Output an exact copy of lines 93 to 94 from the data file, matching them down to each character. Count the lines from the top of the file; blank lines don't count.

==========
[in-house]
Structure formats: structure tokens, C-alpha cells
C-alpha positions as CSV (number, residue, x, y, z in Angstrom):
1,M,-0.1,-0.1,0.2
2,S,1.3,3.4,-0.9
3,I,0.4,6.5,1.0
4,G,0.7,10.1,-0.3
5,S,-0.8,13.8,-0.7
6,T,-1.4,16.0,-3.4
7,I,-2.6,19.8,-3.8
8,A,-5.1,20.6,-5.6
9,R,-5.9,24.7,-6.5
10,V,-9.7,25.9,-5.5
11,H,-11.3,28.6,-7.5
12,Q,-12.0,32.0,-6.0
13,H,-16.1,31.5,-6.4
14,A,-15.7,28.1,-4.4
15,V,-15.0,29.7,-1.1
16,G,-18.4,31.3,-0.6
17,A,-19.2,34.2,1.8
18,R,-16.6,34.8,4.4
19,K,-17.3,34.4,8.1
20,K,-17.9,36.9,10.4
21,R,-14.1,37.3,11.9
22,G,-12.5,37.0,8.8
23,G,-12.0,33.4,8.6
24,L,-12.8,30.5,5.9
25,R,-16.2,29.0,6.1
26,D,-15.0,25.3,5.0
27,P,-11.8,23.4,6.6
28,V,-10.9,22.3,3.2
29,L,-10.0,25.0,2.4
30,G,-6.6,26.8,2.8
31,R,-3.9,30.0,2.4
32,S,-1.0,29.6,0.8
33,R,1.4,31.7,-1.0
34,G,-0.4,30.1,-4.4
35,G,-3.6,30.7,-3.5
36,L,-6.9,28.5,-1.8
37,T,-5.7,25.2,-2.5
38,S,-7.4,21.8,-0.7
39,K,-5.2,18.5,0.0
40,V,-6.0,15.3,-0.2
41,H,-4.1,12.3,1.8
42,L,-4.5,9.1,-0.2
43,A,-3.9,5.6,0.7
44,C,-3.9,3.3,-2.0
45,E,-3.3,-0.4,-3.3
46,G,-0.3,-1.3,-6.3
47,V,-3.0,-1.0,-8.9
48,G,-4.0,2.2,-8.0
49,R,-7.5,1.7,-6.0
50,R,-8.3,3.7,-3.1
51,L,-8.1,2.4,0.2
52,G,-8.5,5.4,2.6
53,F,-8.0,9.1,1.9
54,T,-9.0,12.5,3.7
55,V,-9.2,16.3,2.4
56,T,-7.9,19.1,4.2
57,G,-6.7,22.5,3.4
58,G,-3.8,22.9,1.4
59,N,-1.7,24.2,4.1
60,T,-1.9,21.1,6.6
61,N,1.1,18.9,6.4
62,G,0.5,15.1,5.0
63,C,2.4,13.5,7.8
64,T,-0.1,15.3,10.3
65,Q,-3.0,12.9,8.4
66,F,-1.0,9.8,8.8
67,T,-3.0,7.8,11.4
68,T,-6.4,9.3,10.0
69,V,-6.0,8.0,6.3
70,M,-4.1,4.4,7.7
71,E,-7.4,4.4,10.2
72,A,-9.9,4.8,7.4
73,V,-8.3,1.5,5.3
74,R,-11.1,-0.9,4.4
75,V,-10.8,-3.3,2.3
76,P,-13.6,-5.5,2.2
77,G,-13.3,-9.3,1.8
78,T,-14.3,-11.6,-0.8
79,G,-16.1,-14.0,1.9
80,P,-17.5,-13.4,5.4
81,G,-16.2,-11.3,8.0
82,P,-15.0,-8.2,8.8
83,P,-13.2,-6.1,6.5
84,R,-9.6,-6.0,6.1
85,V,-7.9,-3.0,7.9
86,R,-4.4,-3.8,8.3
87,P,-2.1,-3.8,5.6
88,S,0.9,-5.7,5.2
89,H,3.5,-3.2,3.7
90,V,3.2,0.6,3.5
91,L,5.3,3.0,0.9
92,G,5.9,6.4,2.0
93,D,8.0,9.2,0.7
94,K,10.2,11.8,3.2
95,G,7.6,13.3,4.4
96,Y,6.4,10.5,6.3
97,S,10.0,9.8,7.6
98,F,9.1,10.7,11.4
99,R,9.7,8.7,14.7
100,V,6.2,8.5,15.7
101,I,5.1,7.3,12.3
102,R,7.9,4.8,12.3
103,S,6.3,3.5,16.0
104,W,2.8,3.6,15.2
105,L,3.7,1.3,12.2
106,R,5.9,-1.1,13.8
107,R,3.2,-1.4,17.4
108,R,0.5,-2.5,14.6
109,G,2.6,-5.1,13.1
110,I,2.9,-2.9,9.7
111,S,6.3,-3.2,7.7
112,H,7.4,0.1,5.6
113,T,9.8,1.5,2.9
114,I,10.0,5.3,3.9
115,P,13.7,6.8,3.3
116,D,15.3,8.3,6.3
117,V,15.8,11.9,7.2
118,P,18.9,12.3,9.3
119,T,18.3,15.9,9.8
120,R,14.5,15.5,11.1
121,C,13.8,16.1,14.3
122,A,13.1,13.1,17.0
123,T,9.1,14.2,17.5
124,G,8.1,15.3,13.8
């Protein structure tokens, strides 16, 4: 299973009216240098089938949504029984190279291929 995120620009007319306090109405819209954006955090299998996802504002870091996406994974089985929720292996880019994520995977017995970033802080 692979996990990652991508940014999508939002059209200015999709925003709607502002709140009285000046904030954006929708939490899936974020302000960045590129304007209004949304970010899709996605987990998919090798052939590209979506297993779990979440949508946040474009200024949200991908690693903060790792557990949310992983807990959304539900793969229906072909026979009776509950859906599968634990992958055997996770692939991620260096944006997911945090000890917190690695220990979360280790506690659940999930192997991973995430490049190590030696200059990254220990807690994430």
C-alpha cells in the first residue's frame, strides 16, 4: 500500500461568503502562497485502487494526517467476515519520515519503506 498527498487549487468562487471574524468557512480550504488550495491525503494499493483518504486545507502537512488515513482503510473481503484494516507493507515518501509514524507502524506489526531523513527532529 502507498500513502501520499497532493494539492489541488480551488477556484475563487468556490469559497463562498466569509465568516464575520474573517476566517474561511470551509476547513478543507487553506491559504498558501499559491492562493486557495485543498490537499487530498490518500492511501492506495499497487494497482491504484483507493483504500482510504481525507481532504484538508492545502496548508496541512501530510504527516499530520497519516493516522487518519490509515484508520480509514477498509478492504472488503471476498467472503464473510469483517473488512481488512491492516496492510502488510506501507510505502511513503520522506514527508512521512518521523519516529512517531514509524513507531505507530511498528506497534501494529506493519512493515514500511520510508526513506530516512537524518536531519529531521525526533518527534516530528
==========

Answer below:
90,V,3.2,0.6,3.5
91,L,5.3,3.0,0.9